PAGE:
Farm machinery merchandising : farmer and dealer preferences concerning used equipment guarantees, farm service centers and information services Public Deposited

http://ir.library.oregonstate.edu/concern/graduate_thesis_or_dissertations/1c18dh935

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  • Many changes have been taking place in Oregon's agriculture. Average size of farms has increased. The trend is toward fewer but larger, highly mechanized farms, leading to changed demand for farm machinery and consequently changes in farm machinery firms to meet the changing demands of farmers. In general, the research question of interest was: "What are the most effective and efficient ways farm machinery firms might adjust to the changing demands of farmers for used farm machinery and related products and services. The specific purposes of this study were to 1) evaluate farmers' and dealers' attitudes and preferences relative to guarantees on used equipment, farm service centers and information services, 2) to evaluate inconsistencies between farmers and dealer attitudes and preferences, and 3) to evaluate which of selected farm, farmer, dealer, and dealership characteristics may or may not be related to respective attitudes and preferences of farmers and dealers. Farm machinery dealers in Oregon, Washington and Western Idaho were sent questionnaires. Questionnaires were also sent to a sample of all Oregon farmers. The relationships of interest were tested for significance via a computerized contingency analysis. The farmers' attitudes and preferences suggest strongly that gross sales of used equipment could be increased if machinery dealers would provide guarantees more acceptable to farmers. Apparently, smaller farmers in particular might be induced to purchase more used equipment if guarantees were more acceptable to them. Farmers in general indicated a preference for used equipment guarantees that cover all breakdowns for a longer period, with larger farmers preferring guarantees covering only major breakdowns. Farmers were divided as to whether used equipment guarantees should cover all or half the labor costs of repairing breakdowns, but felt more strongly that guarantees should cover all parts costs. They were also divided as to whether the guarantee period should be 30, 60 or 90 days. Dealers, however, strongly preferred guarantees covering 30 days and 1/2 the labor and parts costs. Farmers preferred to have more acceptable guarantees rather than lower prices, which suggests a willingness to pay some price for the added services. Farmers indicated farm service centers would be more convenient for them. Smaller farmers were more inclined than larger farmers to prefer doing business with a farm service center. The study indicates about 2/5 of a service centers' customers would be within 25 miles and 4/5 within 50 miles. Farmers much preferred to have service centers house competing suppliers of products and services, and decidedly felt the service center should be located outside the city limits of towns. Farmers were divided as to whether the service center should be operated as a farmers' cooperative, as independent business or as a combination of both. Three fourths or more of the farmers preferred that farm service centers carry the following products, listed in order of priority, highest priority first: Farm machinery; fertilizer; chemicals; hardware and power tools; tires, batteries and accessories; and feed, followed closely by a preference for a blacksmith and machine shop, and irrigation supplies. Farmers indicated a substantial preference for machinery related information/educational services, with primary preference for material relating to machinery and equipment maintenance, minor engine repairs, equipment leasing and engine tune-ups. The information/ educational services appealed particularly to larger farmers, farmers planning larger machinery expenditures and younger farmers.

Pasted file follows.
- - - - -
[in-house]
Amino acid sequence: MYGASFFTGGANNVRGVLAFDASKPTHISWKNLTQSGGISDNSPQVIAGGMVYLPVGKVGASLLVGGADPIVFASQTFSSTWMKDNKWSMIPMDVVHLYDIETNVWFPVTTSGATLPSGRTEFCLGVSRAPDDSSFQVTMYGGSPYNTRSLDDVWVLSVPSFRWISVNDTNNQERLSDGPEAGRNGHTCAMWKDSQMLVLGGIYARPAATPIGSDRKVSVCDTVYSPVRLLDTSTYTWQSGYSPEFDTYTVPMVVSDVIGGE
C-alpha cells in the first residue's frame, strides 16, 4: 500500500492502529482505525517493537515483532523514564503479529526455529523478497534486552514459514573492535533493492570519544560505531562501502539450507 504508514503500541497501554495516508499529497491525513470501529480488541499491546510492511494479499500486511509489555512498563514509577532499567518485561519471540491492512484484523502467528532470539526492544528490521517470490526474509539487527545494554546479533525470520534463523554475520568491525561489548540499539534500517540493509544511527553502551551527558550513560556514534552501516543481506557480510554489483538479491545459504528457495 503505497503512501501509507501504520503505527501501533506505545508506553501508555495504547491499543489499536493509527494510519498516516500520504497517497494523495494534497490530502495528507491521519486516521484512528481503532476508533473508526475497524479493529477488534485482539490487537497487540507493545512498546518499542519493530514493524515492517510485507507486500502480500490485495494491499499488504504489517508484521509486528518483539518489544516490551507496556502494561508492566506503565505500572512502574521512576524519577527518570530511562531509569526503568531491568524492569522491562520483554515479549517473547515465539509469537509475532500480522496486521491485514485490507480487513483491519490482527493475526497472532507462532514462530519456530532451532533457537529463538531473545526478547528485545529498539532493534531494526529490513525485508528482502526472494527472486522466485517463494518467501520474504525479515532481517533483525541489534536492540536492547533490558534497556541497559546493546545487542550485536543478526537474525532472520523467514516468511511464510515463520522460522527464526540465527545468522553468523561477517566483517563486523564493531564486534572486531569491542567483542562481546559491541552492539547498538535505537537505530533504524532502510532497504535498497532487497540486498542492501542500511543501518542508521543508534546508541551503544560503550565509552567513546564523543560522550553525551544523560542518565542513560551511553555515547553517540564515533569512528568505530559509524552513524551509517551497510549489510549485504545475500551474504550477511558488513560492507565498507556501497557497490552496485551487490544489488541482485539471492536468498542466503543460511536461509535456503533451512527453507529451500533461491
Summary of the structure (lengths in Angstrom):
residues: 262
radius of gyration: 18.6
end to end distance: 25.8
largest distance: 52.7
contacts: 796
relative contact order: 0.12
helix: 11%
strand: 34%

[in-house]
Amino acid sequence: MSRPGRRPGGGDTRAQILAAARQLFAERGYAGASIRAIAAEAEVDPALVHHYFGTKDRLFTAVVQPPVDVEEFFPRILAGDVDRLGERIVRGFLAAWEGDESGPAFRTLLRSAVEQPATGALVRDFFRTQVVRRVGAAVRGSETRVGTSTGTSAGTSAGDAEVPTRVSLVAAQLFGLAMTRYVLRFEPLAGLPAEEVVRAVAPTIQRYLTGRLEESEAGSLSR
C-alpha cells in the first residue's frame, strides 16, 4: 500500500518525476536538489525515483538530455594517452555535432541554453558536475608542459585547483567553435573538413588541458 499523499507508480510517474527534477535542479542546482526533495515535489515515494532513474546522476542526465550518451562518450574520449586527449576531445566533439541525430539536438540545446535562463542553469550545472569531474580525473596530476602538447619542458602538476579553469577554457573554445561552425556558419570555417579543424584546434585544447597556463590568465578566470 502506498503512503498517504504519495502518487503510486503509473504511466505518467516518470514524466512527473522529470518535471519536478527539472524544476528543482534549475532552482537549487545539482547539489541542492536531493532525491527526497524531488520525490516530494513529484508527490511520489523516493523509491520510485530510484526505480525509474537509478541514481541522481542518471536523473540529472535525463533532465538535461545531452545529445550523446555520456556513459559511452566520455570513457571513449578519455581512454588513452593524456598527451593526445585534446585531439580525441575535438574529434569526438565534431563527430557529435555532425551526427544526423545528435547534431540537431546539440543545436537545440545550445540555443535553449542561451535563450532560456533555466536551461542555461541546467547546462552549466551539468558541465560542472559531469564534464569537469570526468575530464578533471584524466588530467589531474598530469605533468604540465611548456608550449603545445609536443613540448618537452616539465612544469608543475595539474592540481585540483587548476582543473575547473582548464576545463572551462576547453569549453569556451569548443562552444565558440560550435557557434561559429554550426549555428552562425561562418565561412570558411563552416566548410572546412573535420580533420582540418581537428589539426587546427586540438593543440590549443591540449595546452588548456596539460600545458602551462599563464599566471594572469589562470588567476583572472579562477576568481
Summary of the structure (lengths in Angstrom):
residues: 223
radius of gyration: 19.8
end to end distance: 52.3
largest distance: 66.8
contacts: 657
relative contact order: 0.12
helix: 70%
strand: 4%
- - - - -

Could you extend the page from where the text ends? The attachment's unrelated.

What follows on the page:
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  • description.provenance : Submitted by Erin Clark (ecscannerosu@gmail.com) on 2011-11-29T17:39:24Z No. of bitstreams: 1 SINGHASHOK1971.pdf: 1887245 bytes, checksum: 52f60efe8c597f4c308283c819458665 (MD5)
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  • description.provenance : Approved for entry into archive by Patricia Black(patricia.black@oregonstate.edu) on 2011-11-29T23:07:40Z (GMT) No. of bitstreams: 1 SINGHASHOK1971.pdf: 1887245 bytes, checksum: 52f60efe8c597f4c308283c819458665 (MD5)
  • description.provenance : Approved for entry into archive by Patricia Black(patricia.black@oregonstate.edu) on 2012-01-06T20:42:50Z (GMT) No. of bitstreams: 1 SINGHASHOK1971.pdf: 1887245 bytes, checksum: 52f60efe8c597f4c308283c819458665 (MD5)

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